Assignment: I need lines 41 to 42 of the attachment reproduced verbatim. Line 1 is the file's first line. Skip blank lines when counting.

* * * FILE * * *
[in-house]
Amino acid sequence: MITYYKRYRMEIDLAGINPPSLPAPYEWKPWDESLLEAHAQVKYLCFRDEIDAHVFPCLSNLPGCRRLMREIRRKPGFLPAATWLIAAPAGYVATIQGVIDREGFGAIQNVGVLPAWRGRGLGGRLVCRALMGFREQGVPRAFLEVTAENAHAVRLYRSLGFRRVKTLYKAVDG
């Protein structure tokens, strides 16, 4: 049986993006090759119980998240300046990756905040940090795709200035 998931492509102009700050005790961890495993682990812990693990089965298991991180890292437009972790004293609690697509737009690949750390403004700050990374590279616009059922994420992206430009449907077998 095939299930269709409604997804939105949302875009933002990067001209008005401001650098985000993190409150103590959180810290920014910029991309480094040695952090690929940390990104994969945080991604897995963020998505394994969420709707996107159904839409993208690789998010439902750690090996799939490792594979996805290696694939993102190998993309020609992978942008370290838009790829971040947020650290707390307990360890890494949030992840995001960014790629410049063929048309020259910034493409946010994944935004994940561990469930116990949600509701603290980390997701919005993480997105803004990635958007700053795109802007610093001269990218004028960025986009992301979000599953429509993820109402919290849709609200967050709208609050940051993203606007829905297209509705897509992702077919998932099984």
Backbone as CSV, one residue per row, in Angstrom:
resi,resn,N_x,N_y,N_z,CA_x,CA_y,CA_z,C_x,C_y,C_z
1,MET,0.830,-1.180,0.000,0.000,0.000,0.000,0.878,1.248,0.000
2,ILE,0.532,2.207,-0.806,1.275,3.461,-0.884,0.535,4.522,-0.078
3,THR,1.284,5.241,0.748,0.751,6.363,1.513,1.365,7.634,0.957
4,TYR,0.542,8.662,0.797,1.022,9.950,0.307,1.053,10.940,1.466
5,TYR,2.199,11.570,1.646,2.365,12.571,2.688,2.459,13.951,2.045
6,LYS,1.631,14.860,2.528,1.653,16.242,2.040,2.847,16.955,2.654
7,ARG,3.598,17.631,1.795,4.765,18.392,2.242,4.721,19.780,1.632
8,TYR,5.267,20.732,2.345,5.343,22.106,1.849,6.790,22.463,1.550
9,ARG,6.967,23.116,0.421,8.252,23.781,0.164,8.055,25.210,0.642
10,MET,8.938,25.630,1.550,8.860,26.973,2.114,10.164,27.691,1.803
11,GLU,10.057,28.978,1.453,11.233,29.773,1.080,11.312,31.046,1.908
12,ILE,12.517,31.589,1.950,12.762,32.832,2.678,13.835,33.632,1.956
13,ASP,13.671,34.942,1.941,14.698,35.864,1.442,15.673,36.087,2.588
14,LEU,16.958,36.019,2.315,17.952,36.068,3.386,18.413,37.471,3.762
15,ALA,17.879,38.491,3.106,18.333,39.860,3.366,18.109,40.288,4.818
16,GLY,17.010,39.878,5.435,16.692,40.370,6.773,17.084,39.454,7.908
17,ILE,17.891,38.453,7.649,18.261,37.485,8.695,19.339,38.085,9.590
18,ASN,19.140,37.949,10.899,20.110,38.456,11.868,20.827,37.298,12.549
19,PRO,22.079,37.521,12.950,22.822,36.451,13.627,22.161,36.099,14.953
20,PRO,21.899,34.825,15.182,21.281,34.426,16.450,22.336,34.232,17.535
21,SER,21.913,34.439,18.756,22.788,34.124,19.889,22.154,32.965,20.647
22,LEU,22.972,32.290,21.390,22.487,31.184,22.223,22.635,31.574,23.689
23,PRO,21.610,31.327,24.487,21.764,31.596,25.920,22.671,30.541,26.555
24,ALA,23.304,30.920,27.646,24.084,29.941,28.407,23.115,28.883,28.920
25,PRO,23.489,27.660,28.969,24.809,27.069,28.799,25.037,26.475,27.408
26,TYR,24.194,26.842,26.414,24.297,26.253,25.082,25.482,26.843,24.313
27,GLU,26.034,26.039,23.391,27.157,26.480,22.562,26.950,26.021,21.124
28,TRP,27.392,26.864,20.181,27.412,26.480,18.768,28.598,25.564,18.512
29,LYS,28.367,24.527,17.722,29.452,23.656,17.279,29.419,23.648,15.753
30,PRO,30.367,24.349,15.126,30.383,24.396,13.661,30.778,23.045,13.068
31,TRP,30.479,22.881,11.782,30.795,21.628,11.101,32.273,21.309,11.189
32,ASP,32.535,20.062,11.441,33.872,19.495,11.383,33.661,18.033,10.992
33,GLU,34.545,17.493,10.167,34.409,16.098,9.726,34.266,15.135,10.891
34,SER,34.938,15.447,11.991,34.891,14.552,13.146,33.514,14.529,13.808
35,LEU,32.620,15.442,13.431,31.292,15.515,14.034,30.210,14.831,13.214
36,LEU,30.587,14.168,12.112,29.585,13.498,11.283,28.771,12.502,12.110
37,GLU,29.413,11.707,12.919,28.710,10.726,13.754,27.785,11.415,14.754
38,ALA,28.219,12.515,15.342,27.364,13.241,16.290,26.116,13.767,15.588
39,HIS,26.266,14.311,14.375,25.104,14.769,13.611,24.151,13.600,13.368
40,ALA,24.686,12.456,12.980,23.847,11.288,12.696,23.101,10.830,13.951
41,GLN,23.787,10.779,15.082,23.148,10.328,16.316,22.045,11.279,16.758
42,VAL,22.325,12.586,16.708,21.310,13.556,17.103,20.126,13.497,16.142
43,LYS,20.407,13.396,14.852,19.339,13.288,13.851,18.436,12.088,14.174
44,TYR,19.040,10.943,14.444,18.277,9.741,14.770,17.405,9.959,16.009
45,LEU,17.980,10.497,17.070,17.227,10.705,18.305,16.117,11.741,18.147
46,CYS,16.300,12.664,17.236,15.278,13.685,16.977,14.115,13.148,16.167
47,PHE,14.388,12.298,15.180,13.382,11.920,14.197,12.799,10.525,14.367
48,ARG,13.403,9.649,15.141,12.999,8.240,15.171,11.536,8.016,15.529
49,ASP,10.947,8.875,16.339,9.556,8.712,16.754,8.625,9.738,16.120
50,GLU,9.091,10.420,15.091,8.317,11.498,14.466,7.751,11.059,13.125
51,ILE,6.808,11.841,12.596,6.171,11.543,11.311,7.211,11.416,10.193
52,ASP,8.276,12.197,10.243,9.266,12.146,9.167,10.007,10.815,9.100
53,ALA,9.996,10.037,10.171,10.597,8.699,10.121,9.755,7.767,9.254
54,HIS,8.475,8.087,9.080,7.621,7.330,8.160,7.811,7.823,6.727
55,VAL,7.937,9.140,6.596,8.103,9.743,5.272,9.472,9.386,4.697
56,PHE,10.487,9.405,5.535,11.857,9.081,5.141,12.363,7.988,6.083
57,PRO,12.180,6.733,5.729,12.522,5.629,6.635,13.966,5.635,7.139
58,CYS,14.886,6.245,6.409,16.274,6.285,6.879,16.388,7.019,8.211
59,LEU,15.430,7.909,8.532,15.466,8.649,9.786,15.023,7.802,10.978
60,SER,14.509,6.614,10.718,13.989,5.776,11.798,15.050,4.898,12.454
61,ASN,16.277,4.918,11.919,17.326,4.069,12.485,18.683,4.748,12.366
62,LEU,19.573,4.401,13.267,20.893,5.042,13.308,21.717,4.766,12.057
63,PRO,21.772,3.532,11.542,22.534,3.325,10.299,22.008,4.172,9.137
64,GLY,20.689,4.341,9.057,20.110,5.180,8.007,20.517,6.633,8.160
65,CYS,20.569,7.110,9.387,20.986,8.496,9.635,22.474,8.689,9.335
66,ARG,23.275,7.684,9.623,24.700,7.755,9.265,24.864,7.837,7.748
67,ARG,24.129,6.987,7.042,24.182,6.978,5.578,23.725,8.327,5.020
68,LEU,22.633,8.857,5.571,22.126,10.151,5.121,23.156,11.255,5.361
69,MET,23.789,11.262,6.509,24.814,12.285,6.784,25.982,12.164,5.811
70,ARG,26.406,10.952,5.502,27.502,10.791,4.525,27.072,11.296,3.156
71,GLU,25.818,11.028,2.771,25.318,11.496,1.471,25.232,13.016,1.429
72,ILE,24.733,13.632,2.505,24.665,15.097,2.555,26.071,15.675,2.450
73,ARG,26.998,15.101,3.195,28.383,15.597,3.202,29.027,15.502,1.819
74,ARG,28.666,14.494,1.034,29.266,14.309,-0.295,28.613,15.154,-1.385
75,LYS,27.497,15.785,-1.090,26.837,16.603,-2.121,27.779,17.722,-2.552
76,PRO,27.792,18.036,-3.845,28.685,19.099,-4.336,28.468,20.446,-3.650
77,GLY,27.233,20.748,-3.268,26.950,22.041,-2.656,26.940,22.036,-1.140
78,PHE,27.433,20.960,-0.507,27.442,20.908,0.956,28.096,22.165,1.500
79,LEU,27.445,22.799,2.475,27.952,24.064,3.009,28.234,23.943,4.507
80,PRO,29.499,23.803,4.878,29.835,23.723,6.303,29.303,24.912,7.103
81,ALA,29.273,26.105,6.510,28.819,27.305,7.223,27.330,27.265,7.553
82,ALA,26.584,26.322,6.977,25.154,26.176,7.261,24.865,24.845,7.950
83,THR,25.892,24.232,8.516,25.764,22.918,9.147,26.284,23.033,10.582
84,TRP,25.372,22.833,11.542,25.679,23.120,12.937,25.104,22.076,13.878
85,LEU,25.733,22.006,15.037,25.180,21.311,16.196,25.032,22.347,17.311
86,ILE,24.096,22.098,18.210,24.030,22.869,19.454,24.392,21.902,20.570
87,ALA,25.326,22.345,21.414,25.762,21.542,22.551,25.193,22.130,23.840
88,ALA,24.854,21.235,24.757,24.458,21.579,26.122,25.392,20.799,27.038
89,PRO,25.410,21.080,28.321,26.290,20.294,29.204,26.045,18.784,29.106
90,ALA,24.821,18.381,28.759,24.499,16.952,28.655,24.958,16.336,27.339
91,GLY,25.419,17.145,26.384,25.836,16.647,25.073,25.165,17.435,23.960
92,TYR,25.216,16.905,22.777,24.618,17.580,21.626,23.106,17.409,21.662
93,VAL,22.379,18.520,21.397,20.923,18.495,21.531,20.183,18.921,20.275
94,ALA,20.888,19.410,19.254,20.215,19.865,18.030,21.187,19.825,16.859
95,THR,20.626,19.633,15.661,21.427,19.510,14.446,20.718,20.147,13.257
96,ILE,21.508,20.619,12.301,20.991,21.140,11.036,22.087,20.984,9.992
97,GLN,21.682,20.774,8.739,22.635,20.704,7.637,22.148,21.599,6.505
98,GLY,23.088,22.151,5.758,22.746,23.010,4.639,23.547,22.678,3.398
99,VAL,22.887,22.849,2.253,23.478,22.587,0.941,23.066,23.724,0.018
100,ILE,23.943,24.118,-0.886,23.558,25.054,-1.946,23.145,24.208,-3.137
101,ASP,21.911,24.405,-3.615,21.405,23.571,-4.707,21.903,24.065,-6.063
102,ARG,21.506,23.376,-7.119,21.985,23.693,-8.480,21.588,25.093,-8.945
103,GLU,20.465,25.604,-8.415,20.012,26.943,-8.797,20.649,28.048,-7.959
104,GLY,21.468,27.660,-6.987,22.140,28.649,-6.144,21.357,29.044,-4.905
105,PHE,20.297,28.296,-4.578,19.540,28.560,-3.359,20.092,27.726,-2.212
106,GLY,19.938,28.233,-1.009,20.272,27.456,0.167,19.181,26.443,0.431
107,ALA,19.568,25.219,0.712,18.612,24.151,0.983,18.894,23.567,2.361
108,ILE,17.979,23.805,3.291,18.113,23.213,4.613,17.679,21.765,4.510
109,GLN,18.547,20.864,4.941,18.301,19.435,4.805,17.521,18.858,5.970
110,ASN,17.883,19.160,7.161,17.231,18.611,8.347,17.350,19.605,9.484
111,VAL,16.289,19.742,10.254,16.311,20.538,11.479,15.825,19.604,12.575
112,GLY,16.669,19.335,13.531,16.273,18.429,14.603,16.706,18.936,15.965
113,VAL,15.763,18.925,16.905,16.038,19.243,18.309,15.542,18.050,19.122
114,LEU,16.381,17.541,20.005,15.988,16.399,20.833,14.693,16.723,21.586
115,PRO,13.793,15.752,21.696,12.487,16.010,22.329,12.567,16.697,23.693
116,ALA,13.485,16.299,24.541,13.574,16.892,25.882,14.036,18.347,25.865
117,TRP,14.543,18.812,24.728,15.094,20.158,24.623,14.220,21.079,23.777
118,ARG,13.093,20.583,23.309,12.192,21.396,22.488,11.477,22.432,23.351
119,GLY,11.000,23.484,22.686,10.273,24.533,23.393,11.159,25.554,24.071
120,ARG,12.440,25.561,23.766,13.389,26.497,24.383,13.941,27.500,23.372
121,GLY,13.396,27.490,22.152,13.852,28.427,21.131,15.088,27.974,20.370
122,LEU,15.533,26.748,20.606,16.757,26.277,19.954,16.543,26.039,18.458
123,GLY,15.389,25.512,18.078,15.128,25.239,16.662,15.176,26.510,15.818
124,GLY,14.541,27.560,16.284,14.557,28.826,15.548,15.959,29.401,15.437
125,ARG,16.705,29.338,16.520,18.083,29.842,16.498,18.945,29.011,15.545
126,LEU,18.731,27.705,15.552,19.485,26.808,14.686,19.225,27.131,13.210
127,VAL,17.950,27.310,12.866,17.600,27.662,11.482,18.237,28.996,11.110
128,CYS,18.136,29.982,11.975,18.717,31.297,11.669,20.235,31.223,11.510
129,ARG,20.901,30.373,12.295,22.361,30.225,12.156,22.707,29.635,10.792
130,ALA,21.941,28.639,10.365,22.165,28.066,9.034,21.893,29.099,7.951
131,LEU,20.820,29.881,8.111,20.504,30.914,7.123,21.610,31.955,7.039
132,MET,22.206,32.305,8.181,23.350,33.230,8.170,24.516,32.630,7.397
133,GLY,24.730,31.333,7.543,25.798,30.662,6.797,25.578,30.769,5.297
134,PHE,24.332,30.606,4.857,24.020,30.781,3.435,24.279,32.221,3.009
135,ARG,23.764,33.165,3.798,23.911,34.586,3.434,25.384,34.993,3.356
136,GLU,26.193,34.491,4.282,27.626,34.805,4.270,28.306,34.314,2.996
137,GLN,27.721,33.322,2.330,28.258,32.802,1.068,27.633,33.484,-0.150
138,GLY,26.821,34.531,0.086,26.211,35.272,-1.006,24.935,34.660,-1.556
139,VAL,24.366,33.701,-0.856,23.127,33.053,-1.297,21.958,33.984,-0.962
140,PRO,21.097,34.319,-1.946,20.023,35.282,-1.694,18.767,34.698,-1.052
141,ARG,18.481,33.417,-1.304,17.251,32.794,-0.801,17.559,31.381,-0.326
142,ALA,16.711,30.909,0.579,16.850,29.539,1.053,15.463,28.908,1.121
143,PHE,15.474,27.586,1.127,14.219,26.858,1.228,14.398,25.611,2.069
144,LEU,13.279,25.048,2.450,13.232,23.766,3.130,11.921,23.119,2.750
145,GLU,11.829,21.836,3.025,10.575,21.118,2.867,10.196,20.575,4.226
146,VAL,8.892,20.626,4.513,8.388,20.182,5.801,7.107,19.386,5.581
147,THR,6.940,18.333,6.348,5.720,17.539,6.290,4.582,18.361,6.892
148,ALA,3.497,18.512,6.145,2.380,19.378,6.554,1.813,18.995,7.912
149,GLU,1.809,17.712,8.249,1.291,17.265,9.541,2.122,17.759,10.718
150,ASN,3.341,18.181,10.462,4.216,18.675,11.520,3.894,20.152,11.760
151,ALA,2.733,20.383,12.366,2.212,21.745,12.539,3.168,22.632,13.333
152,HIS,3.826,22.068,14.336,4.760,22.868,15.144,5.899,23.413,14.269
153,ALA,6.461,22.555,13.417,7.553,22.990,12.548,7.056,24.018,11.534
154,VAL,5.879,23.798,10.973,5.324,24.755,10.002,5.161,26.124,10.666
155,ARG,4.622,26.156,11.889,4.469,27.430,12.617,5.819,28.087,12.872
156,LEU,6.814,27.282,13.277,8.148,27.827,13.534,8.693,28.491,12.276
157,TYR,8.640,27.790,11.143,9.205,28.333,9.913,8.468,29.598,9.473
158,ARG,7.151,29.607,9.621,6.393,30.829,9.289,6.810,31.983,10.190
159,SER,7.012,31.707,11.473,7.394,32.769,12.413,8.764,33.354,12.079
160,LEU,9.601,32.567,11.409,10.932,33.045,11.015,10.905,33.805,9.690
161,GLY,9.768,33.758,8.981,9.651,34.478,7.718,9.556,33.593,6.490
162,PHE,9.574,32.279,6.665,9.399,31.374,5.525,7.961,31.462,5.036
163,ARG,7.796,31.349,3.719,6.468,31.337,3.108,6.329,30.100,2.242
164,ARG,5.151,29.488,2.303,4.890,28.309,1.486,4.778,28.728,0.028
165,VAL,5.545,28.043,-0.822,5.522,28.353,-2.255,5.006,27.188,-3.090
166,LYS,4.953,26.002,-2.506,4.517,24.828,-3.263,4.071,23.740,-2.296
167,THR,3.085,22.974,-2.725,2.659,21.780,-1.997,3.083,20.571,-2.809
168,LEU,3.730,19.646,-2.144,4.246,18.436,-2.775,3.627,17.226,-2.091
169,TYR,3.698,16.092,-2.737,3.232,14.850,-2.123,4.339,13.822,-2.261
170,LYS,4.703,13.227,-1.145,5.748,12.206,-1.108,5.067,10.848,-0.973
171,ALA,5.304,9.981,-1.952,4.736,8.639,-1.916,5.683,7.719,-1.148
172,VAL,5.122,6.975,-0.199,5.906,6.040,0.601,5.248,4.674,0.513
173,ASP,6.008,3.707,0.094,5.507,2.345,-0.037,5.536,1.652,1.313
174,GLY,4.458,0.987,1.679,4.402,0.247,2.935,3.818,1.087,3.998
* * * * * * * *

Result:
36,LEU,30.587,14.168,12.112,29.585,13.498,11.283,28.771,12.502,12.110
37,GLU,29.413,11.707,12.919,28.710,10.726,13.754,27.785,11.415,14.754